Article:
What we do

Connect by Music brings safe spaces to refugee camps in which children and young adults can experience safety, peace and comfort while exploring creativity and fostering their resilience and strength. In furnished music containers, sessions are run by local and international, professional music teachers and music therapists. Our local teams bring stability and continuity to the program. International short- and long-term volunteers support our program for specific purposes where it’s most needed. Our sessions are mainly focused on teaching guitar, but we also offer keyboard-, percussion-, singing-, songwriting and advanced music classes as well. Music therapy-based classes are part of the curriculum too, where our focus lies on expression of feelings, improvising, listening to music, mindfulness, movement and music games to improve social and emotional skills, and simply have fun.

Concerts are organized where all students come together and show their work. Interested in supporting us? Contact us here.

Addressing needs

Due to the conditions refugee children and adolescents are subjected to in the Greek camps and the strain their minds and bodies are suffering from, we consider our specialized music program a fundamental and valuable element for this group. When working with displaced and traumatized children, education is the most powerful tool we can use to support and empower them. Education is a vehicle to increase resilience and bring about positive change, by developing knowledge, musical-, social and emotional skills, positive behavior, and healthy bonding.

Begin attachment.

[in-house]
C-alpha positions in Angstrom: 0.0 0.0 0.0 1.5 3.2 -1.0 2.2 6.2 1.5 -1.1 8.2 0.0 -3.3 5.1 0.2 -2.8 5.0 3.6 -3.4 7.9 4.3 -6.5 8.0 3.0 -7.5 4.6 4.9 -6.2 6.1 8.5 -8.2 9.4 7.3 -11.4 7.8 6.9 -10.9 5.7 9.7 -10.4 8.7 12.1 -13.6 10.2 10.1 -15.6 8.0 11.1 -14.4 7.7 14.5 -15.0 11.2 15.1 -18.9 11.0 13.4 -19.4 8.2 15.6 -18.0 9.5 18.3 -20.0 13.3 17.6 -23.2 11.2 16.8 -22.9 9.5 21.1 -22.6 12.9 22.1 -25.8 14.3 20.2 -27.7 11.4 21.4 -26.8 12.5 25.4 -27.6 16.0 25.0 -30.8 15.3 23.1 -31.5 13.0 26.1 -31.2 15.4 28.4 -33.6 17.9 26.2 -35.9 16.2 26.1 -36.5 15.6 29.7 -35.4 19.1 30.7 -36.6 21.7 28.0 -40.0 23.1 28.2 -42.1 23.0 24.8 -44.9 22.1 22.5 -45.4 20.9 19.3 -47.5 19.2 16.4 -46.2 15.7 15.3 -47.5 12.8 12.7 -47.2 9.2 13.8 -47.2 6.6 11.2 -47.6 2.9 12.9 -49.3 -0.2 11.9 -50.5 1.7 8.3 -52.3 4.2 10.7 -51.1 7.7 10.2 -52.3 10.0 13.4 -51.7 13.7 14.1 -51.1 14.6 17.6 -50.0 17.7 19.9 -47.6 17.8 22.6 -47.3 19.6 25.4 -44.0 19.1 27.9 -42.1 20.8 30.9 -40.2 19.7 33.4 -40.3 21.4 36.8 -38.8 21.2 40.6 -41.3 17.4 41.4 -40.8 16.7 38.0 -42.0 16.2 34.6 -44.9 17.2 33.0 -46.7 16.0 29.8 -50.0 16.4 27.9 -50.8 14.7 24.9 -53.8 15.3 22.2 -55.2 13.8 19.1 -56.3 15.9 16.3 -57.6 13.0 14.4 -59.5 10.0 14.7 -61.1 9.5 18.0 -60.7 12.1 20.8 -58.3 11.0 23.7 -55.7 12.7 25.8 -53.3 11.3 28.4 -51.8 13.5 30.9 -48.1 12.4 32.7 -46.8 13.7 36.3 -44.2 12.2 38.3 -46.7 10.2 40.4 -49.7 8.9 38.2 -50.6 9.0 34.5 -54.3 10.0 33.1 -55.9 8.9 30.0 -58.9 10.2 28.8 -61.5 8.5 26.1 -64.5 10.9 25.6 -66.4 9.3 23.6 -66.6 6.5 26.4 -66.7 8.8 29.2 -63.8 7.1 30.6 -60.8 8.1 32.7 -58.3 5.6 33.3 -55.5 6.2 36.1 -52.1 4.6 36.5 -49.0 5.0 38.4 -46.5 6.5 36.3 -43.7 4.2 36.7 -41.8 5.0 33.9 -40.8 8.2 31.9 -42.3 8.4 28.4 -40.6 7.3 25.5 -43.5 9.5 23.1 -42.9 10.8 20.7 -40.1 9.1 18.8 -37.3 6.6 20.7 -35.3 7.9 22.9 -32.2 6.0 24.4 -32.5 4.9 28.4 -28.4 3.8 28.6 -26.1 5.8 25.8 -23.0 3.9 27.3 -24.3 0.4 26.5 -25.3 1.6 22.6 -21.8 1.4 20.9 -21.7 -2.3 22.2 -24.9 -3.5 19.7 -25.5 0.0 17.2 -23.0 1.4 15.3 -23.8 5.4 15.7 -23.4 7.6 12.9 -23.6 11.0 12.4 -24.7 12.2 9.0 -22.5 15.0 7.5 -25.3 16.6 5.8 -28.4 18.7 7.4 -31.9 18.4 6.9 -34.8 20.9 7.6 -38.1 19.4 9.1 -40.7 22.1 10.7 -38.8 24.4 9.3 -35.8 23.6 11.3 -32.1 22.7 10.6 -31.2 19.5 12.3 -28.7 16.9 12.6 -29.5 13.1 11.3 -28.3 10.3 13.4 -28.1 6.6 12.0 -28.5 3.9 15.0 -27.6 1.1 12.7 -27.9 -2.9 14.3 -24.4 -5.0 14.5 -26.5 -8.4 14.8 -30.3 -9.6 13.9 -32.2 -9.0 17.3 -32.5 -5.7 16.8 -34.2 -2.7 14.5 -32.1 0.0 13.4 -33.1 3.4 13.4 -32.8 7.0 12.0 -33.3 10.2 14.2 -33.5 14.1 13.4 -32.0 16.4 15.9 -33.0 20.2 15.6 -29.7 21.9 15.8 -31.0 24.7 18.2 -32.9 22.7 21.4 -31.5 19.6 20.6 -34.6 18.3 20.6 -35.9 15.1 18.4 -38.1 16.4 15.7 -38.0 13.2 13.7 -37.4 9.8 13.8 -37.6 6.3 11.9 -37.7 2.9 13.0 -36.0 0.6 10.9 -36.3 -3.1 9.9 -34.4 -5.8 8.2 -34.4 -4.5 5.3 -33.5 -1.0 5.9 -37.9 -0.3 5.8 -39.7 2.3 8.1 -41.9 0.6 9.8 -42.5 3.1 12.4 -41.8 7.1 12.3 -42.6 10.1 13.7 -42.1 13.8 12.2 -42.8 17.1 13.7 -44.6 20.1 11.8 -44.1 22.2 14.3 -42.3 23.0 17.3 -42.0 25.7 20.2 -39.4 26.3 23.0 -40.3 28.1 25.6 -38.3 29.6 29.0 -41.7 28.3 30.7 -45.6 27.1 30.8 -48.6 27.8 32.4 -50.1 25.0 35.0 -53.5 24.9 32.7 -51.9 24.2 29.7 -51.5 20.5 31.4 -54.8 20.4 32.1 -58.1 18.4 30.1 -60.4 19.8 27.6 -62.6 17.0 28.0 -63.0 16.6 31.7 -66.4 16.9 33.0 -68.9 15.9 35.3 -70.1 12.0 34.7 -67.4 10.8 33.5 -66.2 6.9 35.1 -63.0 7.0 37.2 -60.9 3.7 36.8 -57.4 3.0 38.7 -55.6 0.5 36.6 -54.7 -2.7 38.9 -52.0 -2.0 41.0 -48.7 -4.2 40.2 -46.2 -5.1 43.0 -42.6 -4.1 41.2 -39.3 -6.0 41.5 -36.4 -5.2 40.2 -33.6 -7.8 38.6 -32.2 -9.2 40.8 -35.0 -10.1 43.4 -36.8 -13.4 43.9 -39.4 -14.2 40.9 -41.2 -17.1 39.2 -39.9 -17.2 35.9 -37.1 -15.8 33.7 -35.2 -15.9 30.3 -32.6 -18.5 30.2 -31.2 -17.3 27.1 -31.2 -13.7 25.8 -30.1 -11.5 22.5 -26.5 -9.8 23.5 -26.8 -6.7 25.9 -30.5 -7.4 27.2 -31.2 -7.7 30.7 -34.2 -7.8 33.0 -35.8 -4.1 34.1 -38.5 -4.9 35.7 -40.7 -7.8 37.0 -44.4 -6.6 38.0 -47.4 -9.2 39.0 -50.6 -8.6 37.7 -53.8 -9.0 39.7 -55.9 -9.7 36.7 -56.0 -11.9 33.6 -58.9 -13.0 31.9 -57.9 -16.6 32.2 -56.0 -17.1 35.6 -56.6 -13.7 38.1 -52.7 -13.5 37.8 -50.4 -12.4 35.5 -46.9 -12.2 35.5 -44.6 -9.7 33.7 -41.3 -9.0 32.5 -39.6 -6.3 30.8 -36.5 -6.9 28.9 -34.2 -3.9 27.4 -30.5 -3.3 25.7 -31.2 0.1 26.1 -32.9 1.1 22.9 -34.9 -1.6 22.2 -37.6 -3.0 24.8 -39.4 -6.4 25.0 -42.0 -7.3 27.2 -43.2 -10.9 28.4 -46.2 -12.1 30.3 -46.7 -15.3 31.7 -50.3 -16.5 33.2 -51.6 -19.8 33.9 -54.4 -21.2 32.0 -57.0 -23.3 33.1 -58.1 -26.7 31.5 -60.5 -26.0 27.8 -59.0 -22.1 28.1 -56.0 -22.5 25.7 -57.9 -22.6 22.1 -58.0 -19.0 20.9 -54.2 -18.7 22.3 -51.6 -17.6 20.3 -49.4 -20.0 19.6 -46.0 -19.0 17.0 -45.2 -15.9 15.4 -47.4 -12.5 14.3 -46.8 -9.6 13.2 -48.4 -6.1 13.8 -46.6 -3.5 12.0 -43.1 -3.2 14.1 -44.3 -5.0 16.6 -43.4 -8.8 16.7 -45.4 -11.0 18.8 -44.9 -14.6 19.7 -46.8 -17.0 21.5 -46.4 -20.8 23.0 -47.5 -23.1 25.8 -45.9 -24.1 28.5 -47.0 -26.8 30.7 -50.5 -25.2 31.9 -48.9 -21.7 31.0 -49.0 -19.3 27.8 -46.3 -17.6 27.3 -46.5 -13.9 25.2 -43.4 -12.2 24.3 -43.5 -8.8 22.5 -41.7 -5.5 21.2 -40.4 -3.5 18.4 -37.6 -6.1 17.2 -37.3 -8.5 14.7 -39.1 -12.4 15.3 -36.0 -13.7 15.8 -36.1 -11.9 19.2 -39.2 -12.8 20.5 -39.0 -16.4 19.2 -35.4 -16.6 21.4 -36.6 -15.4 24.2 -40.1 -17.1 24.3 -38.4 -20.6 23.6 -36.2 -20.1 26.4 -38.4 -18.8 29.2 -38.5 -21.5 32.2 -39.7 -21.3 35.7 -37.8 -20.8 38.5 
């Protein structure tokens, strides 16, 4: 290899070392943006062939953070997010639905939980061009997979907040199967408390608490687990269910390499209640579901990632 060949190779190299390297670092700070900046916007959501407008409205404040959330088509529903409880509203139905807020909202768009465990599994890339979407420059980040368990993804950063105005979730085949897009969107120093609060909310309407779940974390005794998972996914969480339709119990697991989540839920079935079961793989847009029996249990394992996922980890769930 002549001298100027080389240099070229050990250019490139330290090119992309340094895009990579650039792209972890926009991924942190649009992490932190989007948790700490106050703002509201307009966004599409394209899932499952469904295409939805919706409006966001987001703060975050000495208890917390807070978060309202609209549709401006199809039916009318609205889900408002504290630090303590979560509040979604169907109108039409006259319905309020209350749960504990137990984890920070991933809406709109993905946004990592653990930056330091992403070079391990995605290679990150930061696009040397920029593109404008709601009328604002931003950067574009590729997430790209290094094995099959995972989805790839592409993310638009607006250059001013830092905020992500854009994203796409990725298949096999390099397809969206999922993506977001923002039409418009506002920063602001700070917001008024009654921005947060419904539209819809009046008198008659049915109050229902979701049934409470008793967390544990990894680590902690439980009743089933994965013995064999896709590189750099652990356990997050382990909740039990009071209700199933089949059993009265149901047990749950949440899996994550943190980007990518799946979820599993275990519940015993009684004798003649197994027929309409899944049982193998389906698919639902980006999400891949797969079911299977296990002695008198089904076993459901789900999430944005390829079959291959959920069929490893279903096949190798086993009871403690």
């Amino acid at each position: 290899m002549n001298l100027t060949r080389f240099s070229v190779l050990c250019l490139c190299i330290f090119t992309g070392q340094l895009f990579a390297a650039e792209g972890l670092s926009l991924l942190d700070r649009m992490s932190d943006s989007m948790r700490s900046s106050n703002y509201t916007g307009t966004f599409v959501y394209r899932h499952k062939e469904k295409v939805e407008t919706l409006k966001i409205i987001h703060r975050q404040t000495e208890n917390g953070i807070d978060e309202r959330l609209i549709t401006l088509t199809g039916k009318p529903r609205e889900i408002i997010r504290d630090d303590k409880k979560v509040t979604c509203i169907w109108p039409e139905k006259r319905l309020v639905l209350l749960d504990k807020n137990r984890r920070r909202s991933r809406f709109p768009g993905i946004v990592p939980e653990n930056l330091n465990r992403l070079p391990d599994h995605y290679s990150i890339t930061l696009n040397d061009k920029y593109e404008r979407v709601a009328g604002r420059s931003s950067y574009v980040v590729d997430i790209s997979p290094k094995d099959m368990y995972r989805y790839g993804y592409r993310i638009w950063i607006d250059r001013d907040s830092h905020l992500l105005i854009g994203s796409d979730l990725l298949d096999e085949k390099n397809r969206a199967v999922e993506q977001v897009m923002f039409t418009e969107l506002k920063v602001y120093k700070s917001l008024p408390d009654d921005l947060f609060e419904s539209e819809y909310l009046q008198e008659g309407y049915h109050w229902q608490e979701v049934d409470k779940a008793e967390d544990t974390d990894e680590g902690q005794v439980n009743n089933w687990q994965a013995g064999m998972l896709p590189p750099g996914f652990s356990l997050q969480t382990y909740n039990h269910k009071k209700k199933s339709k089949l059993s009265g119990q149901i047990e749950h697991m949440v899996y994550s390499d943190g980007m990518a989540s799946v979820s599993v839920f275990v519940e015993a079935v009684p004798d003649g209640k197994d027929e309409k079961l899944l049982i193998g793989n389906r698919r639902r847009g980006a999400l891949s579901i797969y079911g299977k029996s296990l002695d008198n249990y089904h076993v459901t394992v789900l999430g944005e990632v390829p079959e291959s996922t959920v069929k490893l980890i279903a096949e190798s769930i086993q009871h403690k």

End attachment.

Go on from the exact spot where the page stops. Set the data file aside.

Music as a tool for growth

According to academic research, music education and music therapy can have a notable positive impact on mental health and wellbeing. Music provides a creative space to self-express, create, grow, heal and learn about oneself. Playing music requires and trains self-discipline, concentration, structured working, cooperative and social skills, skills that are of great importance to displaced children and adolescents.

Music impacts our brains as well on a cognitive, emotional and social level, and it positively affects the areas that are negatively affected by trauma. Playing an instrument gives a massive boost to different areas in the brain and ‘broken connections’ by trauma for example, can be restored. By letting the children sing or giving them an instrument in group activities, we are giving the brain all the ingredients it needs to develop. Want to learn more about this process? Watch this interview of Professor Erik Scherder with Connect by Music.

Help us spread the power of music

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